Wednesday, September 16, 2009

Let's Send Disney A Message About Marvel's "All-Ages" Books.

I avoided writing about this for the last few days. Partly because I hadn't read the issues in question and partly because so many others were covering the story in a better fashion than I ever could. In case you've somehow avoided hearing about the "Spider-Man Rape Scandal" until now, you can read all the dirty details, with image scans, here.

Actually, you can read all about them at more than a few sites. The story has become so big it has broken into the mainstream media at multiple points. So why break my silence now?

Because I still believe that with great power comes great responsibility. And minute as my power as a comic-reviewing blogger is, I do feel a responsibility to use it.

Because I don't think that heroes - especially heroes in a book advertised as being suitable for young children (Amazing Spider-Man is rated "All Ages" according to Marvel Comics) - have any business drinking to the point of insensibility.

Because I don't think that it is appropriate to imply sexual activity - particularly irresponsible sexual activity - in a book that is apparently intended for younger audiences. And make no mistake - according to Marvel assistant editor Tom Brennan, "what you think happened is pretty much what happened."

Because I don't think portrayals of women as hateful, nagging shrews who can be turned into clingy, obsessive bimbos after one sexual encounter rape make-out session are funny or appropriate in the 21st century.

But mostly - because I don't like having my intelligence insulted. And I can't think of any word besides insult that I can use to describe a Marvel Comics editor Steve Wacker insisting that "readers have imagined more than is on the page" after they depict a woman wearing a man's shirt and underwear as she immediately starts setting down rules for their relationship and telling him what they are going to do together.

They've implied a sexual act occured between The Chameleon and Peter's roommate, Michelle. Plain and simple.

And you can argue the legal definiton of rape, based on whichever country, state, provience or prefecture you live in - it's still sleazy and wrong by any decent moral standard.

And even though the most recent issue reportedly confirms that nothing happened between Michelle and the Chameleon besides a make-out session on the kitchen floor, portraying Michelle as clingy folowing the act - whatever it was - when she's been nothing but dismissive and insulting to Peter before now does not make a lick of sense.

At best, it's an insulting stereotype (i.e "bitch just needs to get laid!"). At worst, it's an insult to the intelligence of the readers to believe this sudden change of heart came about because of a simple make-out session on the kitchen floor.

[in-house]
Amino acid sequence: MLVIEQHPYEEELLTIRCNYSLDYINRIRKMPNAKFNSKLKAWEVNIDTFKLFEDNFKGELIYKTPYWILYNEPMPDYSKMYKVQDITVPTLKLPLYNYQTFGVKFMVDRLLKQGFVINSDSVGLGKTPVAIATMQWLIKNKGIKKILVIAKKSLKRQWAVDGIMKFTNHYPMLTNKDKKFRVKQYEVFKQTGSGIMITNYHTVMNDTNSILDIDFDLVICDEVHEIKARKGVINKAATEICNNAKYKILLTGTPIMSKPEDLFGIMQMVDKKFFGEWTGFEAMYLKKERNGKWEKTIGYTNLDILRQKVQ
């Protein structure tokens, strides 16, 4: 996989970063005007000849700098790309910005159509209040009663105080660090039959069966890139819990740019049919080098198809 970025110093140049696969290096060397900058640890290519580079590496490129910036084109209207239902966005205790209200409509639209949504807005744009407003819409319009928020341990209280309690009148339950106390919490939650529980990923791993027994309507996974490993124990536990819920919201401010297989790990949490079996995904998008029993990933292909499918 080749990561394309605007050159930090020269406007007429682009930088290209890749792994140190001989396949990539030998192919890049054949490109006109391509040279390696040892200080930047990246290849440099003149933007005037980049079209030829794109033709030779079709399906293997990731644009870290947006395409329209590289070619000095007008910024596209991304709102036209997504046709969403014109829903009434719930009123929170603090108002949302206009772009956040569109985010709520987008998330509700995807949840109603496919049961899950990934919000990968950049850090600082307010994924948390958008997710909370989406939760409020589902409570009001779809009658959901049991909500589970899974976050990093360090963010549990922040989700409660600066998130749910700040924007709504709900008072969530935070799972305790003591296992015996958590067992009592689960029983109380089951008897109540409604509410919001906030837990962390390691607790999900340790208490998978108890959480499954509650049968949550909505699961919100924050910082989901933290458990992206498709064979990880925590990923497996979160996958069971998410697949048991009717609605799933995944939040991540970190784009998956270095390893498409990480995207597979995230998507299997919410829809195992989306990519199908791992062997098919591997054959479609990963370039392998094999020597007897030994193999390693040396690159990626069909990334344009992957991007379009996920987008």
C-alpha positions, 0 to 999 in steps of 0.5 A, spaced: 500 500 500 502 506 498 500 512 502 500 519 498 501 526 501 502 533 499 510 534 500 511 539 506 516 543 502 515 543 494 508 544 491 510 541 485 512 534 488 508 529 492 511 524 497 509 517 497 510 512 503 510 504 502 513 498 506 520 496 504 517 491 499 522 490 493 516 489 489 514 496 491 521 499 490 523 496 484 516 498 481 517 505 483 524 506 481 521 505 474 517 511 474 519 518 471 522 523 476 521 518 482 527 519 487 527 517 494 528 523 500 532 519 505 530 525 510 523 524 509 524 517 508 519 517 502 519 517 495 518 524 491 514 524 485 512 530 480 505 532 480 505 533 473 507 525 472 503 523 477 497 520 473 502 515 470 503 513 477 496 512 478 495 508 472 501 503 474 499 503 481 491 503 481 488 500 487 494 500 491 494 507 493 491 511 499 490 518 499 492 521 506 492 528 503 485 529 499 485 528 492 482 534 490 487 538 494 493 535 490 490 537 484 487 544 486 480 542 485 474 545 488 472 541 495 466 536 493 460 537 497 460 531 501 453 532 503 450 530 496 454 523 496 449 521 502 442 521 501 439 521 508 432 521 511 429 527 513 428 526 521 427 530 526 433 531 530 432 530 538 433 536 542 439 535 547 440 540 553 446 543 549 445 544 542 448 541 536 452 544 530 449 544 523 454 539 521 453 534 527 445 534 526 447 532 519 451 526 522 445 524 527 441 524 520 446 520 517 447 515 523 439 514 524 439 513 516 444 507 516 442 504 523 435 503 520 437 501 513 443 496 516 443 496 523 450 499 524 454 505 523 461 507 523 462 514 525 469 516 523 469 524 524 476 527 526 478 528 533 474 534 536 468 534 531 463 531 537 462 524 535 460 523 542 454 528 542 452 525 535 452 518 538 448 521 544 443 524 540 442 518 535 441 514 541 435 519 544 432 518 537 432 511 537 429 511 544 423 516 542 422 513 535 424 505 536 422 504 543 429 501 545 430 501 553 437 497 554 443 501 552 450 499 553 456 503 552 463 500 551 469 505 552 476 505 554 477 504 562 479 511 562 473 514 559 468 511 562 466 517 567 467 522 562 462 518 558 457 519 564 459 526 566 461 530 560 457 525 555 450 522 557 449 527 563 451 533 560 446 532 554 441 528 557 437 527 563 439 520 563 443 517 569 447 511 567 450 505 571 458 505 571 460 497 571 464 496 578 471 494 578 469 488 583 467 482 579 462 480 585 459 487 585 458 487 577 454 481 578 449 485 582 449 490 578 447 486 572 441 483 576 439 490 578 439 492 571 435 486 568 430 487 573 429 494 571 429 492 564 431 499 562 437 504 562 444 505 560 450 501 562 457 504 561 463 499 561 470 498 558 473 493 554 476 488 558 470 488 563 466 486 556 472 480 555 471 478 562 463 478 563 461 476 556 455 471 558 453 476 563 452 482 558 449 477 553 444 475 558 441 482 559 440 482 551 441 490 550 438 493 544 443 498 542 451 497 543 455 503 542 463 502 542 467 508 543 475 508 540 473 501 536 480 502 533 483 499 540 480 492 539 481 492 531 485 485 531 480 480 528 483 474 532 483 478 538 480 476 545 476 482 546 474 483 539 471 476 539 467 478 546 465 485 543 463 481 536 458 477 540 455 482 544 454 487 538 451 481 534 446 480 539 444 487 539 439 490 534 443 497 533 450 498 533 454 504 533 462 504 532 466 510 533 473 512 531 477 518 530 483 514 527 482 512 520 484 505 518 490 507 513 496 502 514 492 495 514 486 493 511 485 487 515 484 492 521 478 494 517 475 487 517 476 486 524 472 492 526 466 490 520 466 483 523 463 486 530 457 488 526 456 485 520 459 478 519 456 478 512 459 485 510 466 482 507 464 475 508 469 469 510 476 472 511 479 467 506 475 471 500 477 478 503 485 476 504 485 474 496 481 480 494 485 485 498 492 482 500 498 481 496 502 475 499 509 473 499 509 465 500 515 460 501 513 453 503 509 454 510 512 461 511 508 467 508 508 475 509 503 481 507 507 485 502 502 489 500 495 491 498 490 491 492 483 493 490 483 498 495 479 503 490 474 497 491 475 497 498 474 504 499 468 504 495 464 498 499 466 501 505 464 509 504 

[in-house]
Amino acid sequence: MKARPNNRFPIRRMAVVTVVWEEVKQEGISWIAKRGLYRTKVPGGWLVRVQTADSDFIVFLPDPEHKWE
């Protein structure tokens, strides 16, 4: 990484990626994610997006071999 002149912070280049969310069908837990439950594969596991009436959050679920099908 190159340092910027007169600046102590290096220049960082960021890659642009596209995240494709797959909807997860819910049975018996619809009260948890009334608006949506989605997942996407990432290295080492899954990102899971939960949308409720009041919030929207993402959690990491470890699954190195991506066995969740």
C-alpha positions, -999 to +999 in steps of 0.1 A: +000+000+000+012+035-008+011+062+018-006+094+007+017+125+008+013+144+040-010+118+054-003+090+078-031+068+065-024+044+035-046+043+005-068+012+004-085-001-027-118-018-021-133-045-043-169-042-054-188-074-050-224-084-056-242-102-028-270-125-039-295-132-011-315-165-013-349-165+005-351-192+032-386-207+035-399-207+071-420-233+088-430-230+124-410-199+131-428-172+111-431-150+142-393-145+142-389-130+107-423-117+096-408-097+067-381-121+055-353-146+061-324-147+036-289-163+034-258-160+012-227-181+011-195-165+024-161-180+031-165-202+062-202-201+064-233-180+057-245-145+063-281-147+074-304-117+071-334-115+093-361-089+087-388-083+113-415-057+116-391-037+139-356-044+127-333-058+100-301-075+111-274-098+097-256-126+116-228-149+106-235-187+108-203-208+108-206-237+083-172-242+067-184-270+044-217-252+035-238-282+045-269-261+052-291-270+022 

Thankfully, there's a new power running things at Marvel now. And they don't take kindly to racial stereotyping, blatant sexism or rape as comedy.

I think they would appreciate hearing your polite, thoughtful letters about your concerns over this sort of thing being presented as "All-Ages Entertainment".


  1. At best, it's an insulting stereotype (i.e "bitch just needs to get laid!").
    I can see a better scenario, one I have seen happen in real life. Sometimes, men and women will treat some one they like poorly, why? Who knows. But after they get together it changes because one or both parties pretty much wanted that all along and didn't go about the most healthy ways of doing things.

  2. Marvel rating system
    I am not debating the rightness or wrongness of the Chameleon rape sequence, but did want to point out, for the record, that "Amazing Spider-Man" is not, in fact, rated as appropriate for all ages. It carries an "A" rating, which Marvel Comics' website defines as "appropriate for ages 9 and up." Were it "appropriate for readers of all ages," it would carry a rating "ALL AGES."
    Again, whether you think the Chameleon story is appropriate for 9 and up is also debatable -- but, to be fair, Marvel did not, in fact, present the story as "All-Ages Entertainment." The statement "Amazing Spider-Man is rated 'All Ages' according to Marvel Comics" is simply untrue.
    You can clearly see the "A" rating for the issue here:
    Mike Poteet

  3. Re: Marvel rating system
    Mea culpa. But I think this further shows just how utterly dangerous and in need of reform Marvel's rating system is.
    You see, the reason this confused me is that most of the American Manga publishing industry (Tokyo-Pop, Viz, etc) use A as the rating for All Ages books. And checking with the book vendor for my library, I see that several A-rated TPs from Marvel are listed as All Ages on their website, in the "Age Range" section.
    Marvel further muddies the waters by using T+ for books intended for 13 year olds and older when T+ is used by most publishers to mark books for Ages 16 and older. And Parental Advisory (for 15 and older) sounds way too close to Parental Guidance (PG) for my liking.
    And here's a question; what does the A in Marvel's 9+ catagory stand for, anyway? Acceptable? Appropriate? Absolutely Not Inappropriate?!